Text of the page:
The One Best, Easy, Cheap Marketing Method for Freelance Writers

Carol Tice

Of all the questions I get asked about freelance writing, there’s one that comes up over and over again. It’s about marketing.

The question takes many forms — here are a few I’ve gotten recently:

What’s the best way for a beginner to start making money?

What’s the best, inexpensive way to market effectively?

What would be a good first step for marketing one’s writing talents to online markets?

What sort of marketing activities can you do if you have very limited time to jump-start a freelance writing career?

What’s the number-one step for someone wanting to begin a freelance writing career?

When telemarketing for work, what’s the best script to use?

What’s a good way for new copywriters to get clients?

How do you find the editors who will hire you?

Ultimately, all these questions are really the same question:

Where is the shortcut to freelance writing success?

Isn’t there one quick, easy, trail around the mountain and down into the valley of great-paying clients that I could show new freelance writers, so that marketing is a snap and they earn big money real fast?

Not that I’ve discovered.

Why? Because every human being, you may have noticed, is different.

The best way to market your writing depends on you.

What sort of writer are you? How brave are you? How willing to put yourself out there? Are you too shy to cold call? Hate parties? Love to schmooze on the phone? Don’t have time to craft individual marketing emails?

Who you are — your life experience, the types of markets you want to write for, your level of drive and commitment — plays a key role in determining your marketing strategy.

There is no one best telemarketing script that works for all occasions.

There is no single marketing method that is fast and easy and works like a charm for everyone who tries it.

What’s quick and effortless to me in marketing might be time-consuming torture for you.

Anyone who’s promising you that if you just pay them big bucks they can teach you their no-fail marketing system — I think they’re full of it.

Yes, you can — and should — learn about different marketing techniques and what’s working today. But then, you need to go out and try some of those methods and see how you feel about doing them, and how they work for you.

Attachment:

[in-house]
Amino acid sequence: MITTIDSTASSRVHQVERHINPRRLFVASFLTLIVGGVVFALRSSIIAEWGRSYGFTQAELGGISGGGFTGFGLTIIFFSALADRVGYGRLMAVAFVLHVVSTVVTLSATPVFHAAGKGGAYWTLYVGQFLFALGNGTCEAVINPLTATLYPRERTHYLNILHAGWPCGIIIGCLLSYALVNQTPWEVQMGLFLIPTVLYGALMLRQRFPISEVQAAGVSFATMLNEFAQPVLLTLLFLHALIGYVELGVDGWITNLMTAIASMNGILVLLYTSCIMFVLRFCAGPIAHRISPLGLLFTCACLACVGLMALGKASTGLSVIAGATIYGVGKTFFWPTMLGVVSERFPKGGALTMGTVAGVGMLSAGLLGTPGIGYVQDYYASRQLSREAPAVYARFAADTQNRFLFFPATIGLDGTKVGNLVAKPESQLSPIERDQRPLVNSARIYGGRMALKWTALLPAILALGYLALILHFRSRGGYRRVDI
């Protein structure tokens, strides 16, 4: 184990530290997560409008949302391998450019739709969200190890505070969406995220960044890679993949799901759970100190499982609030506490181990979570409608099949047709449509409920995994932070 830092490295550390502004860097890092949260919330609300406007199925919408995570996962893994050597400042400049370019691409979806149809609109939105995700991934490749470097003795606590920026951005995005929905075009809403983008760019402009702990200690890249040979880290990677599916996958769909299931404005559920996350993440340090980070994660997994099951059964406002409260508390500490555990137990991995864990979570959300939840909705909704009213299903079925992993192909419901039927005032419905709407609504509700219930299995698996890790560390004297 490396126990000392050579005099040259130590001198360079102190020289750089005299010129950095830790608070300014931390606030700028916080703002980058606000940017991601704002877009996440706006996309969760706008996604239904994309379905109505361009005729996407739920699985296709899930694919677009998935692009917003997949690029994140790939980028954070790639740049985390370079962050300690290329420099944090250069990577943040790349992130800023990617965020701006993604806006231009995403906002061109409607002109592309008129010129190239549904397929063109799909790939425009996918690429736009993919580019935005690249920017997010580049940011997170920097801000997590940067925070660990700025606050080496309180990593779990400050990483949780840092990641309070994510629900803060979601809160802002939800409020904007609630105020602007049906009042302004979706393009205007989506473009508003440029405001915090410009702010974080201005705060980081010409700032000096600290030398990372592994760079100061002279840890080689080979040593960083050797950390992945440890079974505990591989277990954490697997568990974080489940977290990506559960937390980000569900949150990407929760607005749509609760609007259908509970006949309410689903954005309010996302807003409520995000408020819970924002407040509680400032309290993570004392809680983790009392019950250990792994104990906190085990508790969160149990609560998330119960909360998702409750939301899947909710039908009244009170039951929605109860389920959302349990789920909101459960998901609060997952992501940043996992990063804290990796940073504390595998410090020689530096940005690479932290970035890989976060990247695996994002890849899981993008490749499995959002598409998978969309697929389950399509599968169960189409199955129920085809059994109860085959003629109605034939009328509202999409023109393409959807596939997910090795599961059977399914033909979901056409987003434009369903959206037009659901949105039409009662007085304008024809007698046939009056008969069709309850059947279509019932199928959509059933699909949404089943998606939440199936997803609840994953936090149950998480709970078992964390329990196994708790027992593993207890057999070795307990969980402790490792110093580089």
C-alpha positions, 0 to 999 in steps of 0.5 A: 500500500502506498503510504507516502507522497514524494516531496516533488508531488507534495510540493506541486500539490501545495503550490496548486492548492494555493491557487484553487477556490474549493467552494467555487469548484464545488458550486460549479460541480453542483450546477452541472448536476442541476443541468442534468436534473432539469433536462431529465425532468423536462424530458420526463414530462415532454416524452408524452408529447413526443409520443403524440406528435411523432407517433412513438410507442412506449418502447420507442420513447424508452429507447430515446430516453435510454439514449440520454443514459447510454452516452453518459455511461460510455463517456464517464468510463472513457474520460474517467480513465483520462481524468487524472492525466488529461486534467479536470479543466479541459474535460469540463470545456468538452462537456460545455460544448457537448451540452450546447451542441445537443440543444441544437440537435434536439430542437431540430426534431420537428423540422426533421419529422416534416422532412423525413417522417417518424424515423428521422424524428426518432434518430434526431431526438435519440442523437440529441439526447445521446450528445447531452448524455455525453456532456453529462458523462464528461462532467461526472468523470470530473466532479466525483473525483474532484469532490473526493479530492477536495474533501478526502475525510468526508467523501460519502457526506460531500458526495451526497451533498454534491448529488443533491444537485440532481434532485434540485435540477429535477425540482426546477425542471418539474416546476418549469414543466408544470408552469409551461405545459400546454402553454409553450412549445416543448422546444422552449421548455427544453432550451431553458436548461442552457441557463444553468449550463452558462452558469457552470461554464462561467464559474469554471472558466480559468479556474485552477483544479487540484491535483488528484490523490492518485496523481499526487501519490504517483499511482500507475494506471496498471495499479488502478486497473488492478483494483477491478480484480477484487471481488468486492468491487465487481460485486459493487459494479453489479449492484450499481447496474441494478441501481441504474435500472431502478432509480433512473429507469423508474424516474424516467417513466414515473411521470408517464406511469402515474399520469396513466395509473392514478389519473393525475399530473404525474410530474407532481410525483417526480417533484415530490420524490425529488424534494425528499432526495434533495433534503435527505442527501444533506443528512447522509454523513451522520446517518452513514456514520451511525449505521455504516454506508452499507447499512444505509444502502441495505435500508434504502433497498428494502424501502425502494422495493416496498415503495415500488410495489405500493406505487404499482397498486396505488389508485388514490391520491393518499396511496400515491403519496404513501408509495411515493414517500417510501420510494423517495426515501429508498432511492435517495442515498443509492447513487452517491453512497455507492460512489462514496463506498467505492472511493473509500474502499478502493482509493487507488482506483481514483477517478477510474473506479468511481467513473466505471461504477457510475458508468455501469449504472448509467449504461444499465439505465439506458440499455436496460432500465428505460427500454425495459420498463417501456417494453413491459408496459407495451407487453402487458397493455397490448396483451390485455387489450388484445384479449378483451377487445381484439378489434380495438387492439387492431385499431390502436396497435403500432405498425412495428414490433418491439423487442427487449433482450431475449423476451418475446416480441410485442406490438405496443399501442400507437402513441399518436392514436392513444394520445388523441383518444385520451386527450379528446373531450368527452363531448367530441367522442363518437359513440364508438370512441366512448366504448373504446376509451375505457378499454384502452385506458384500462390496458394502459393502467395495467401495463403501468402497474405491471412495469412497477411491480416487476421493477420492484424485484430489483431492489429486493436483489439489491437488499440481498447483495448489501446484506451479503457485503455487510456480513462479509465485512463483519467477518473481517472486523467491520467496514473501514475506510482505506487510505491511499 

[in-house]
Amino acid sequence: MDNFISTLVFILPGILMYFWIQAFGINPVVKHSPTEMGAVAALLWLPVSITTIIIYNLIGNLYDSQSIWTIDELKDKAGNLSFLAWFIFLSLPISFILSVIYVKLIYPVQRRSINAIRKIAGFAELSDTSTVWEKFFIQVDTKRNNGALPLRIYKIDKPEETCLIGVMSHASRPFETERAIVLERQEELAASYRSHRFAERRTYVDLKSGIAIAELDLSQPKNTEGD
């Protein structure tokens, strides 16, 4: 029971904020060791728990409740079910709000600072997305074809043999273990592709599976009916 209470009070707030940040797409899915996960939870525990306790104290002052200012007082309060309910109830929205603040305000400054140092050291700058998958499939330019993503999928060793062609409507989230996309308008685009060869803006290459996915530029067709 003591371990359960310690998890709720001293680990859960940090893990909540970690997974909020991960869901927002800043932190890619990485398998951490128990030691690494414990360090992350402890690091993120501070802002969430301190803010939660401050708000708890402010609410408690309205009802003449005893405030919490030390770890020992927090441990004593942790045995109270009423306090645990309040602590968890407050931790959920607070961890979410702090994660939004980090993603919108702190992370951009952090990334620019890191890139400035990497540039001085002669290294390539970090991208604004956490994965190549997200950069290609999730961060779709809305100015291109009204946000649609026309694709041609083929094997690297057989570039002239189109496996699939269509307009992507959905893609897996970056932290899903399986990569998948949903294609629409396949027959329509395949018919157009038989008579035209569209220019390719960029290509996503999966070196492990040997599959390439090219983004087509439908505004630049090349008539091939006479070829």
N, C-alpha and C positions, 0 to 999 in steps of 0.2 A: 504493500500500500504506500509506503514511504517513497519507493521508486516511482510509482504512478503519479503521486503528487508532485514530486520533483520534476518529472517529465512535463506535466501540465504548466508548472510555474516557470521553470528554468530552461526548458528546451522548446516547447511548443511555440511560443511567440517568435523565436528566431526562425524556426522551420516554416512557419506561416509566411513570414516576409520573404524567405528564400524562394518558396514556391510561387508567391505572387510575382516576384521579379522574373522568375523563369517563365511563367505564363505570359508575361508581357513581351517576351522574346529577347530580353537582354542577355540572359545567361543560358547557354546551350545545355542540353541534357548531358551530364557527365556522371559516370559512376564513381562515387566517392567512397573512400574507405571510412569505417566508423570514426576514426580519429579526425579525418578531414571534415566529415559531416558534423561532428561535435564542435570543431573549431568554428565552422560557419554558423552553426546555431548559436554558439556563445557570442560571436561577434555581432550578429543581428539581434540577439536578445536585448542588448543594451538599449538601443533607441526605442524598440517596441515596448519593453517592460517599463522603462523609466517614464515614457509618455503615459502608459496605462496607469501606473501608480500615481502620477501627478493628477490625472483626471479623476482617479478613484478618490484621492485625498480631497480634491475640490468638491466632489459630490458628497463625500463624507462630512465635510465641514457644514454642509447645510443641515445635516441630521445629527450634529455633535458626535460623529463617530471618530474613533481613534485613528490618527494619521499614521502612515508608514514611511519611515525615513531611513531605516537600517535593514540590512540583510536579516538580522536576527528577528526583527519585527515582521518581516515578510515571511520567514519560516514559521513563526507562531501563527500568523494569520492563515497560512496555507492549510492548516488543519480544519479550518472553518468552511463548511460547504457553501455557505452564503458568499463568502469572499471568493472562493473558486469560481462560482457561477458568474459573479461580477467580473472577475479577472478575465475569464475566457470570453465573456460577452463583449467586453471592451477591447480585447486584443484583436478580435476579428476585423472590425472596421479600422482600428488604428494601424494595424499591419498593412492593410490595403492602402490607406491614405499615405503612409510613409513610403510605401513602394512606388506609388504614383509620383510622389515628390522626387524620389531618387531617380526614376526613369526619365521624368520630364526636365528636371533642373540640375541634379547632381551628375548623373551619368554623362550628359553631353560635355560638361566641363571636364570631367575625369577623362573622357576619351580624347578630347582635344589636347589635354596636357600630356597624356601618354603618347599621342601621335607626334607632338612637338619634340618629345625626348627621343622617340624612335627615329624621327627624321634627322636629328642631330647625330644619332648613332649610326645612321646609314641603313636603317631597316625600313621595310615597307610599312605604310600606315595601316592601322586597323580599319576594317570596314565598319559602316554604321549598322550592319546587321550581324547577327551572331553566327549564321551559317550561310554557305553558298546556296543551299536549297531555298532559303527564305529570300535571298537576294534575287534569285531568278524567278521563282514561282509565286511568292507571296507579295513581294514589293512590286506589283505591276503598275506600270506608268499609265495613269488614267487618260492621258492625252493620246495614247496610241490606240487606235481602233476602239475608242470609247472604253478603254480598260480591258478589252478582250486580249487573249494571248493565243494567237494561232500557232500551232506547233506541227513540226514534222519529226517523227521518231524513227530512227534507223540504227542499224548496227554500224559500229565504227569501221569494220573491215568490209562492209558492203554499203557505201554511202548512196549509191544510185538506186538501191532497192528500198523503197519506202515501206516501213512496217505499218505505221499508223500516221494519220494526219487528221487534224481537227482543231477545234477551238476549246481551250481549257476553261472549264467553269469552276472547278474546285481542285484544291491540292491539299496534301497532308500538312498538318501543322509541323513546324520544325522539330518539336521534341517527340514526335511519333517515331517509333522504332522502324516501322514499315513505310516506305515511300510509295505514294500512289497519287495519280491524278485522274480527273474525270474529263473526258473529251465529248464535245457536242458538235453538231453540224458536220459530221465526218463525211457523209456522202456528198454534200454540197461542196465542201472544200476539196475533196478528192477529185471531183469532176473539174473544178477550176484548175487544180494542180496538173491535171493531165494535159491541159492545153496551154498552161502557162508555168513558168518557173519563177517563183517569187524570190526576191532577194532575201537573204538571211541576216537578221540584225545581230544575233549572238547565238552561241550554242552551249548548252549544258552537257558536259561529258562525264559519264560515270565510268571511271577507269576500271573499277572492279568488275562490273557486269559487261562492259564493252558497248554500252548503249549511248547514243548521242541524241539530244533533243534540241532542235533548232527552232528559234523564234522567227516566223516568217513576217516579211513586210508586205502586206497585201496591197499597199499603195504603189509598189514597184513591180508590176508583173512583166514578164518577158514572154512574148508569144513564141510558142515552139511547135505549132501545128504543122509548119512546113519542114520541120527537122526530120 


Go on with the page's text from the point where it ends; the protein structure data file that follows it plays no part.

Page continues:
And when I say try, I mean a lot. For three to six months, full out. I don’t mean send a half-dozen tossed-off queries and then conclude querying just doesn’t work.

The best type of marketing for you is the type you are willing to do, and keep doing.

Stop wondering where the shortcut is.

Start marketing your business.

That’s the only way you’re going to find out what marketing works for you. For every writer, it’s going to involve some trial and error.

My experience is most writers waste way too much time worrying about the best way and spend way too little time trying some way — any way at all is better than continuing to plan how you might market your business at some fuzzy future date.

Personally, I found answering Craigslist ads very inefficient in getting good clients, while adding key search terms to my writer website and LinkedIn profile was well worth it. In-person networking rocked, too.

What will you discover? You won’t know until you get out there and market your writing.

What’s your best marketing method right now? Leave a comment and fill us in.


Image: Stock.xchng – ba1969


  1. Renée

    My best advice is attend networking events and keep filling that pipeline. Just last week I received a call from someone who had been referred to me at a networking session back in March. We had one call and nothing came of it so I put this potential client out of my mind. Needless to say I was pretty thrilled to have this client contact me and offer me a nice plum project! In that same week, I also received a call from someone who said they got my card at a recent event and would like to know about my services. You just never know… A note about networking, though: be selective about where and with whom you network. Smaller events make it easier to work the room and avoid places where there are likely to be more job-hunters than business owners and decision makers.

  2. Doc Sheldon